Japanese investment bank Nomura Securities bought about $100 million worth of Venezuelan government bonds last week as part of the same transaction that has landed Goldman Sachs in the middle of a political storm, the Wall Street Journal reported on Wednesday.
Nomura’s trading arm paid about $30 million for the debt, a steep discount to where the troubled country’s bonds trade in the market, the newspaper reported, citing people familiar with the matter.
Nomura declined to comment.
Goldman has said its asset-management arm acquired $2.8 billion of the October 2022 bonds issued by Venezuela’s oil company PDVSA “on the secondary market from a broker and did not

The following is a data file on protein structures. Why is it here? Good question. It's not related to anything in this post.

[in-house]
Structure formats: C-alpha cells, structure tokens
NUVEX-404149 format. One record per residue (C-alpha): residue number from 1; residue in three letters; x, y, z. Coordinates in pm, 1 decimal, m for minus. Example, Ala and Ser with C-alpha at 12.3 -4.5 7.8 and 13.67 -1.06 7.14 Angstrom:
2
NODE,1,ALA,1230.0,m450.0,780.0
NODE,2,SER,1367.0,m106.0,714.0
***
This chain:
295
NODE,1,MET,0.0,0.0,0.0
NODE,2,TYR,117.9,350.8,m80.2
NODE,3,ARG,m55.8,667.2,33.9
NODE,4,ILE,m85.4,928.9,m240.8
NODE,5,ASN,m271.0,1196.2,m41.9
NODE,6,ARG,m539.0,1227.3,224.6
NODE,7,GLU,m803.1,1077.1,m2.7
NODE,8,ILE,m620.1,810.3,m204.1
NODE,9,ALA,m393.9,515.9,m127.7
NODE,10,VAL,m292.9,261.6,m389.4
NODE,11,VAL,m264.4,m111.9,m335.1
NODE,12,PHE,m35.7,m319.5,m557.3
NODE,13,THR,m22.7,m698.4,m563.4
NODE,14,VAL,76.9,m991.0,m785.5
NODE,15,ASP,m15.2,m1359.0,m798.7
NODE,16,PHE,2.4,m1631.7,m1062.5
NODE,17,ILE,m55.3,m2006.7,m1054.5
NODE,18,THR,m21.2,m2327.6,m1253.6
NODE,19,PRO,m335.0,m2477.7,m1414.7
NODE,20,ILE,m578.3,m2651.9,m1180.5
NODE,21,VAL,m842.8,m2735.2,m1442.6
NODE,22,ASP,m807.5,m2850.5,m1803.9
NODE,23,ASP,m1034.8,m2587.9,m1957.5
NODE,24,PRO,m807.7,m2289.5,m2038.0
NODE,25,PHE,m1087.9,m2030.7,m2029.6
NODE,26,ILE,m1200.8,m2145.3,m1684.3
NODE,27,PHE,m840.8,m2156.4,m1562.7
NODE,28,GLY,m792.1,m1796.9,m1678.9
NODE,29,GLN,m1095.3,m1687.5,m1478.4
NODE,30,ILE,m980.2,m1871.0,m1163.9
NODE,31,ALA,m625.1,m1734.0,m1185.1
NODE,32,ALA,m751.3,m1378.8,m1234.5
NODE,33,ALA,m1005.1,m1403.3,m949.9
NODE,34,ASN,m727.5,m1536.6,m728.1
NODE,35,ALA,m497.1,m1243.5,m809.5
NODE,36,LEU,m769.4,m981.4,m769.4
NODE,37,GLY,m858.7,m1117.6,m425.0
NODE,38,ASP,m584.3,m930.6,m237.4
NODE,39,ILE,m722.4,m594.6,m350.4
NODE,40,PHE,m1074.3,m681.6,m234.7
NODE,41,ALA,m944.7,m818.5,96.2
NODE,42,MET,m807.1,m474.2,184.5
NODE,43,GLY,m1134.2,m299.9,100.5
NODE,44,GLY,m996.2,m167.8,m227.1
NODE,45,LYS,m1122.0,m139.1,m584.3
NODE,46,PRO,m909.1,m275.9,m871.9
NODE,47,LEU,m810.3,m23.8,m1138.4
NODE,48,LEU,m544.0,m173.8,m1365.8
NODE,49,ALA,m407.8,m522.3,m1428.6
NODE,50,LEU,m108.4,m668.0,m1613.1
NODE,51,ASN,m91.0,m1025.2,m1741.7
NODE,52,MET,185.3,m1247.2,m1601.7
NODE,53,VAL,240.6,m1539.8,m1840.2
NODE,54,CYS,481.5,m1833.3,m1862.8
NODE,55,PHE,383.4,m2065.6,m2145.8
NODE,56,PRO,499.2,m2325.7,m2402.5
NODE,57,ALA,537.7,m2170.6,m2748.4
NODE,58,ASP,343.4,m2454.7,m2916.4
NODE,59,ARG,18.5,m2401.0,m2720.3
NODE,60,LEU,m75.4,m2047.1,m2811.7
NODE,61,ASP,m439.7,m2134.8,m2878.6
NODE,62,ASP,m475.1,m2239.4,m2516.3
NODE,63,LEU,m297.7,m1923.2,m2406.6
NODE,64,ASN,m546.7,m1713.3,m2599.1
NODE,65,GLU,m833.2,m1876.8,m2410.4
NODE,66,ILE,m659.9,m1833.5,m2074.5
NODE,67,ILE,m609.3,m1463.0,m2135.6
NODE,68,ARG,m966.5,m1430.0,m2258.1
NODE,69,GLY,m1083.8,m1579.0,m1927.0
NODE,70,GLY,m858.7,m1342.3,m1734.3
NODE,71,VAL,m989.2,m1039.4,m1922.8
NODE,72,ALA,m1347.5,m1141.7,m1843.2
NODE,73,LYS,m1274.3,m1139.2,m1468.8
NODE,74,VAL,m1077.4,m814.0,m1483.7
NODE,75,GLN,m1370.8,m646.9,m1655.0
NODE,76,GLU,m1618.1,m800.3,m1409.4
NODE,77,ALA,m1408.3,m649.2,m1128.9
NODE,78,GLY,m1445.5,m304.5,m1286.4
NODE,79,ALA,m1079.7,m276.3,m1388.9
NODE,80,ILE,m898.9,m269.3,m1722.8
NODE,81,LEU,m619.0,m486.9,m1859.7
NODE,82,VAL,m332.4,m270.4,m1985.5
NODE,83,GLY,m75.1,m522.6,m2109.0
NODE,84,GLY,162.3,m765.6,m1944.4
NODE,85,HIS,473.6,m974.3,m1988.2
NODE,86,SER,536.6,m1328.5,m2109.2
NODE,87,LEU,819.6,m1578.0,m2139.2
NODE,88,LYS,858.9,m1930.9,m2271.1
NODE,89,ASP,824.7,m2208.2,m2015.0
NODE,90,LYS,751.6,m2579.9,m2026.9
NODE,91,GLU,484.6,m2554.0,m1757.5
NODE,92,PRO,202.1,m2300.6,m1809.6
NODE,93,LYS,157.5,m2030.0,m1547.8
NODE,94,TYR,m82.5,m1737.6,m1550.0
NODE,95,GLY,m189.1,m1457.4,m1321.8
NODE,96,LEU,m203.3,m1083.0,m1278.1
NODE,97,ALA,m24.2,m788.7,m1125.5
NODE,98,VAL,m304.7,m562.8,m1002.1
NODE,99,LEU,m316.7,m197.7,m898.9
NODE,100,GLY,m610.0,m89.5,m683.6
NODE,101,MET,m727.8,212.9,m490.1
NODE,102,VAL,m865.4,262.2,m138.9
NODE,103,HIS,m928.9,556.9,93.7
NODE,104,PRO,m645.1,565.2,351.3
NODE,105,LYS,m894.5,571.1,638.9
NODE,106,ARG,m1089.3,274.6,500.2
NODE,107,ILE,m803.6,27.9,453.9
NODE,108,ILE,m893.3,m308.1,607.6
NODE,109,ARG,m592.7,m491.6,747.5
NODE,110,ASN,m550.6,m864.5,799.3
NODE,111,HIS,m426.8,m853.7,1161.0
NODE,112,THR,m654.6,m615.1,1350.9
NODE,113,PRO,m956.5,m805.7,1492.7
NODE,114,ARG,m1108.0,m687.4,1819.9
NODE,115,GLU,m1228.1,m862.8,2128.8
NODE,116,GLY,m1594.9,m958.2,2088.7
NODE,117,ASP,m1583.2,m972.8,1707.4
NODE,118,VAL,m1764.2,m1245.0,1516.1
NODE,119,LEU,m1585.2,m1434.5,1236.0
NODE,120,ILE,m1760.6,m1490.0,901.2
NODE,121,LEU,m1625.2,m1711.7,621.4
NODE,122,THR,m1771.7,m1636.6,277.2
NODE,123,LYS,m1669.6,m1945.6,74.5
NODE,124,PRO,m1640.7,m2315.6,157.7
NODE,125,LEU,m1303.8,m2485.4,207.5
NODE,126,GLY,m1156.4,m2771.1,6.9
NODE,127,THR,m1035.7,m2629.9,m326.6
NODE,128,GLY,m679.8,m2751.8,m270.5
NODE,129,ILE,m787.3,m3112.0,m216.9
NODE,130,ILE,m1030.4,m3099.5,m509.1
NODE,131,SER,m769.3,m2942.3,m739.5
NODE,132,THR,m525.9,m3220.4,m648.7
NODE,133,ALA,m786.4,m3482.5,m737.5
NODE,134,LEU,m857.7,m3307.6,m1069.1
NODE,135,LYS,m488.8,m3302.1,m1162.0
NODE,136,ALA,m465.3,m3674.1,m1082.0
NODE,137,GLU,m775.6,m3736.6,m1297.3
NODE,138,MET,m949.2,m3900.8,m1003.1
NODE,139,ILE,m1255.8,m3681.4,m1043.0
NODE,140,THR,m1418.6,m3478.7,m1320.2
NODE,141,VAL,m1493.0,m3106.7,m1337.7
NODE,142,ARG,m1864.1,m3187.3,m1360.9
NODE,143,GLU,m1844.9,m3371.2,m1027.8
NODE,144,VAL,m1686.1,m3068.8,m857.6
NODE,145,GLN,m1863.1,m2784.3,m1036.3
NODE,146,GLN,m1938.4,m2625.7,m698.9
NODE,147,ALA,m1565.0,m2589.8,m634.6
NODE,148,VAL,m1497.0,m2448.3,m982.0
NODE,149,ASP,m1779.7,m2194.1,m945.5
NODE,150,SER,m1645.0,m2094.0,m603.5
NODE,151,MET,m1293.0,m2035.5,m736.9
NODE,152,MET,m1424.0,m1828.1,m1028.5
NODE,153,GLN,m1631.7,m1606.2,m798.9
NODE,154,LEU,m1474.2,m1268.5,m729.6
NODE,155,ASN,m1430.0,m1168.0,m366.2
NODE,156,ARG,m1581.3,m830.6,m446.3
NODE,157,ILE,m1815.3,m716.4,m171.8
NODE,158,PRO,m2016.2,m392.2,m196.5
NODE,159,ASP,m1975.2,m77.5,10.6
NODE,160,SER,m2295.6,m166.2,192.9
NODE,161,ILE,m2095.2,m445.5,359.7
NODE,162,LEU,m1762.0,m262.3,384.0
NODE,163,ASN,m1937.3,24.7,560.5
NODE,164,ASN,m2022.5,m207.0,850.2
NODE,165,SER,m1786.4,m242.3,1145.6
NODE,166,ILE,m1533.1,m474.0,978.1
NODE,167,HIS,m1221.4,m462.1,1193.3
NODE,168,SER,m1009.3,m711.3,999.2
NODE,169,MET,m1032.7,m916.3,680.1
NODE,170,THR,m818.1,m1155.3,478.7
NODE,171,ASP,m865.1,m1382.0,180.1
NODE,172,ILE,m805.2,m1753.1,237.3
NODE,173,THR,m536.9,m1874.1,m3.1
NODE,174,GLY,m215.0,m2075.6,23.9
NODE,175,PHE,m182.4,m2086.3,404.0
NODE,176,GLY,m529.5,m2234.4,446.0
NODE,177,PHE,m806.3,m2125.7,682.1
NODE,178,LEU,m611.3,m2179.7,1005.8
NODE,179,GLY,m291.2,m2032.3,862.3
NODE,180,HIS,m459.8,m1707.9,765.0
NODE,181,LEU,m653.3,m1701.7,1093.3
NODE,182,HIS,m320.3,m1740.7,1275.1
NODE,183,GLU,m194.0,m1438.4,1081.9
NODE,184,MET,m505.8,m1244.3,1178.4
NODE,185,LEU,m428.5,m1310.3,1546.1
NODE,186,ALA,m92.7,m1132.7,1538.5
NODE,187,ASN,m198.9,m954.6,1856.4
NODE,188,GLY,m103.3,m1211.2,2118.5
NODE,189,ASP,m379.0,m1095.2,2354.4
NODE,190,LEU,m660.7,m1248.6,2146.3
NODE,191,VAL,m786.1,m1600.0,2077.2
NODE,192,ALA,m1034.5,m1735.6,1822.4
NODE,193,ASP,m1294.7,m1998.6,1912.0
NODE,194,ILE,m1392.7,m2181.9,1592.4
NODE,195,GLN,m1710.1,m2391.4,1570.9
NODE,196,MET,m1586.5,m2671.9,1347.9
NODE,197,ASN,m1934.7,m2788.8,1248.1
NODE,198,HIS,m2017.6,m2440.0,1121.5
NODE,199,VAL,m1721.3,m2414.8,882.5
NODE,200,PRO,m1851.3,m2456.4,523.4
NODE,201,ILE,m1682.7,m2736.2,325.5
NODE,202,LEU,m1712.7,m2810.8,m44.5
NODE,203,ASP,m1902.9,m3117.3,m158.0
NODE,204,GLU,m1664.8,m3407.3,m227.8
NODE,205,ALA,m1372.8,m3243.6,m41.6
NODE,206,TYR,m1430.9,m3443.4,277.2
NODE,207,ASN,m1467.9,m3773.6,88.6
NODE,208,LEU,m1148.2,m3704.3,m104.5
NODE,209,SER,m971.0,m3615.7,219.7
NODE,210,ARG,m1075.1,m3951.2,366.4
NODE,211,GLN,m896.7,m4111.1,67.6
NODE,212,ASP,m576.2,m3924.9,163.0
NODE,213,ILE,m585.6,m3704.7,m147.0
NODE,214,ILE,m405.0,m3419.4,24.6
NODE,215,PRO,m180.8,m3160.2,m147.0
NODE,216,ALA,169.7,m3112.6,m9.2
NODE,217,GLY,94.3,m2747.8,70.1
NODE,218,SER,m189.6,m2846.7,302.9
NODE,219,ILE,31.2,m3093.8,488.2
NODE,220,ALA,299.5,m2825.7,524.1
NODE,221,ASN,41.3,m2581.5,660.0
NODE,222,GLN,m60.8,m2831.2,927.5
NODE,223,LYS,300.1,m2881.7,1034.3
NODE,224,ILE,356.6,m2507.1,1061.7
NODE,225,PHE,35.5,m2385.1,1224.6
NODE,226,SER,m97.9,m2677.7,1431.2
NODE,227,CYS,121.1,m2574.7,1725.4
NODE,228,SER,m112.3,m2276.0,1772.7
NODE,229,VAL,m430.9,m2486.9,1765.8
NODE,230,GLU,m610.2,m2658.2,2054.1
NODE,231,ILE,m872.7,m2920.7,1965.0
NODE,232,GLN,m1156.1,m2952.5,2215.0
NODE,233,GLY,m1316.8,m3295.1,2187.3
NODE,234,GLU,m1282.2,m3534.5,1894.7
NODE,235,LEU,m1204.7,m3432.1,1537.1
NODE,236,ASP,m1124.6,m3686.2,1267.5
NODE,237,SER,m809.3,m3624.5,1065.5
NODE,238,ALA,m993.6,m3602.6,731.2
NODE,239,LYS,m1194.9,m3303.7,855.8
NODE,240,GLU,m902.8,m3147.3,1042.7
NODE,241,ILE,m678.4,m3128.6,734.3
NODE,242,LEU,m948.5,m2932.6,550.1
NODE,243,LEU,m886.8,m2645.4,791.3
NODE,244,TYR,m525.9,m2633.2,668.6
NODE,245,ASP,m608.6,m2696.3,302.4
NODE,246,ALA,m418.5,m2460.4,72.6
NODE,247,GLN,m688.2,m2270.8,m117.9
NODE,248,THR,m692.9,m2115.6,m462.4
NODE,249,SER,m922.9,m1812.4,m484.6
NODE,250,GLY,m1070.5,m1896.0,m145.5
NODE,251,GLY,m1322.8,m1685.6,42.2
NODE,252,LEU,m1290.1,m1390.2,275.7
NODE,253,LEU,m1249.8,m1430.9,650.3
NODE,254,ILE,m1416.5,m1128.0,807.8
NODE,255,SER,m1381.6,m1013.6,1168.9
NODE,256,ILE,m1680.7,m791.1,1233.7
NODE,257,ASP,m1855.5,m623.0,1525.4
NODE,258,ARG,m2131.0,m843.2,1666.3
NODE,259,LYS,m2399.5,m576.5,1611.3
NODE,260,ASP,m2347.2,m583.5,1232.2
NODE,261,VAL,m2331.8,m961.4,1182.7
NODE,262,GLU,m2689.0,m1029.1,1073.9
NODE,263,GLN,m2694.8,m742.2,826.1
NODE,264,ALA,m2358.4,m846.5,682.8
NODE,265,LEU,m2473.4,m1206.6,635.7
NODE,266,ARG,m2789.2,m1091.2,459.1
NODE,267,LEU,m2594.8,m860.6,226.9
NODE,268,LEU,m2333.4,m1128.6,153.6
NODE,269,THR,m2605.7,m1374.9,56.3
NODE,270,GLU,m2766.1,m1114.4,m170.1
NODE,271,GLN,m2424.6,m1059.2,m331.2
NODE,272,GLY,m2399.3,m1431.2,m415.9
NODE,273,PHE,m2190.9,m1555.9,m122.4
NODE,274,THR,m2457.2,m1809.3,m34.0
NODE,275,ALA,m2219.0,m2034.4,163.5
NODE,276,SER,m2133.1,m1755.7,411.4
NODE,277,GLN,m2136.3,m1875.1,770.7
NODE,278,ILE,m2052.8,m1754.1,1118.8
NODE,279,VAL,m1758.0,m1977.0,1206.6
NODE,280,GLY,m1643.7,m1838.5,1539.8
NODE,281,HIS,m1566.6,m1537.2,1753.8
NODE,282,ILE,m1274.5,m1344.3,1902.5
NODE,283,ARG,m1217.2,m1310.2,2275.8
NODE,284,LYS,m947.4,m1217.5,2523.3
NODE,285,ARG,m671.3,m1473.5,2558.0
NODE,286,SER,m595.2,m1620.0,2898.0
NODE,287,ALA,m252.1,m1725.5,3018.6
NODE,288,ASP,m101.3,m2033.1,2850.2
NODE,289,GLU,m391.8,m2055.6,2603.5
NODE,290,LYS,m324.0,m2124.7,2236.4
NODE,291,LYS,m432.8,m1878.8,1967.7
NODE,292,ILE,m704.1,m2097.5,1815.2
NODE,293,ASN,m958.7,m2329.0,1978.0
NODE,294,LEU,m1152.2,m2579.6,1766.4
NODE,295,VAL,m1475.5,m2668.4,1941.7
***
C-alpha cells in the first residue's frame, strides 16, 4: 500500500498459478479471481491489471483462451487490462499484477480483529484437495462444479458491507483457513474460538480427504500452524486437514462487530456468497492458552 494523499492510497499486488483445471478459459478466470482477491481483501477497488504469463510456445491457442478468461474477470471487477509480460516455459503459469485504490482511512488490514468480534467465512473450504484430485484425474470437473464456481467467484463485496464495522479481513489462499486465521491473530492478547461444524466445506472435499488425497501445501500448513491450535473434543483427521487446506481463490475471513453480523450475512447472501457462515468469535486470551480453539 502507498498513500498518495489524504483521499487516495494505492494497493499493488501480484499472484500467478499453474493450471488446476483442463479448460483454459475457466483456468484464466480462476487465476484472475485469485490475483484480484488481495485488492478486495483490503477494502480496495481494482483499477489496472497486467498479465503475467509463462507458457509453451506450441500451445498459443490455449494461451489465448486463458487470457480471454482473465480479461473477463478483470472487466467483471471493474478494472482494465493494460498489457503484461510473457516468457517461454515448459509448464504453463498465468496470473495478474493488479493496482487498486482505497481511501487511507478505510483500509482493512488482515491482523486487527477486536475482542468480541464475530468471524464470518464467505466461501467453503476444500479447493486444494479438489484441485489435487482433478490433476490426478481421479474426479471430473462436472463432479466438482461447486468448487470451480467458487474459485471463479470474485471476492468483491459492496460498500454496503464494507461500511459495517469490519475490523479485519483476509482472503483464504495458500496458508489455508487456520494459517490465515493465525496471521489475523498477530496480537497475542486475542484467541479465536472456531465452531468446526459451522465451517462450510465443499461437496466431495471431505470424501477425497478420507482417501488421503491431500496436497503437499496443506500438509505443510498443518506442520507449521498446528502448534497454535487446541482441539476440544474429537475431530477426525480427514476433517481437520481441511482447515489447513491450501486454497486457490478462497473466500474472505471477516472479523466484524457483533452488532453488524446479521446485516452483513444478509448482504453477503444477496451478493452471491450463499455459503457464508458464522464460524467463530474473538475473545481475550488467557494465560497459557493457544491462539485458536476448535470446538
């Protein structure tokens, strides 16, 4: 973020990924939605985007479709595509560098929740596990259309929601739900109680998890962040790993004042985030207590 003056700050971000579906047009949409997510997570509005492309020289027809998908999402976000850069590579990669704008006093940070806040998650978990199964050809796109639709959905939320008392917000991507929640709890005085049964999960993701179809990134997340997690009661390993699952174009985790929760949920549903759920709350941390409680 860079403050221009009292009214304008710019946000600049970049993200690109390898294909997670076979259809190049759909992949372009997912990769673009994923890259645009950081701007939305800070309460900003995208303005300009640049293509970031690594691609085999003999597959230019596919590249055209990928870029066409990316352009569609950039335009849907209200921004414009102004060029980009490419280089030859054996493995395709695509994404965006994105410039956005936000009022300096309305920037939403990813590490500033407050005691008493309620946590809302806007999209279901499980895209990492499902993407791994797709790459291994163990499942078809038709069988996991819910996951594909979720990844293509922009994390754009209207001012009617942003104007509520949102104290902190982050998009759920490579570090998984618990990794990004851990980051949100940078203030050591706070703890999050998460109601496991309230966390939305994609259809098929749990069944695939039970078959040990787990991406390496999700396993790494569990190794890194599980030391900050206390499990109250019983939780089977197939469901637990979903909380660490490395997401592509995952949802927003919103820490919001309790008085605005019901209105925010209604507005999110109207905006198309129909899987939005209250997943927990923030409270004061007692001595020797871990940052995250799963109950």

interact with the Venezuelan government.”
The president of Venezuela’s opposition-run Congress, Julio Borges, accused Goldman of “aiding and abetting the country’s dictatorial regime” in the deal.
Venezuela’s opposition has campaigned to dissuade Wall Street firms from financing the President Nicolas Maduro’s government, which has drawn international condemnation for abuses of power and human rights violations.
The nation’s opposition-led National Assembly on Tuesday voted to ask the U.S. Congress to investigate the Goldman deal, which they called immoral, opaque, and hypocritical given the
socialist government’s anti-Wall Street rhetoric.